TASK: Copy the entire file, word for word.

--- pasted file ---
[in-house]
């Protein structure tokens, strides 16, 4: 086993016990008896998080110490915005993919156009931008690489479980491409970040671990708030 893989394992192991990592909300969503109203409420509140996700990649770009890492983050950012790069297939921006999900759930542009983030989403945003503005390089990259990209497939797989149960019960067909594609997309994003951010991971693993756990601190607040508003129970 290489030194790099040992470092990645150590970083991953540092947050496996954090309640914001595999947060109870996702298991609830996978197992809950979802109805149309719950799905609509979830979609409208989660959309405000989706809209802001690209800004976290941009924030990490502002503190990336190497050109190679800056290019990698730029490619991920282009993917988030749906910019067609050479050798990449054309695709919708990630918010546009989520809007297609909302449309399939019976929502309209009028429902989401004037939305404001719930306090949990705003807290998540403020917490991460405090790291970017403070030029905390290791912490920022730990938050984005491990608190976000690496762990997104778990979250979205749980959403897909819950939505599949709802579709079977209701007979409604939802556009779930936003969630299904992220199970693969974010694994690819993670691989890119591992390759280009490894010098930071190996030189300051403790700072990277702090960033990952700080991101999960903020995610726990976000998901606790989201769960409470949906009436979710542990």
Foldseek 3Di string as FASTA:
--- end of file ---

[in-house]
């Protein structure tokens, strides 16, 4: 086993016990008896998080110490915005993919156009931008690489479980491409970040671990708030 893989394992192991990592909300969503109203409420509140996700990649770009890492983050950012790069297939921006999900759930542009983030989403945003503005390089990259990209497939797989149960019960067909594609997309994003951010991971693993756990601190607040508003129970 290489030194790099040992470092990645150590970083991953540092947050496996954090309640914001595999947060109870996702298991609830996978197992809950979802109805149309719950799905609509979830979609409208989660959309405000989706809209802001690209800004976290941009924030990490502002503190990336190497050109190679800056290019990698730029490619991920282009993917988030749906910019067609050479050798990449054309695709919708990630918010546009989520809007297609909302449309399939019976929502309209009028429902989401004037939305404001719930306090949990705003807290998540403020917490991460405090790291970017403070030029905390290791912490920022730990938050984005491990608190976000690496762990997104778990979250979205749980959403897909819950939505599949709802579709079977209701007979409604939802556009779930936003969630299904992220199970693969974010694994690819993670691989890119591992390759280009490894010098930071190996030189300051403790700072990277702090960033990952700080991101999960903020995610726990976000998901606790989201769960409470949906009436979710542990």
Foldseek 3Di string as FASTA: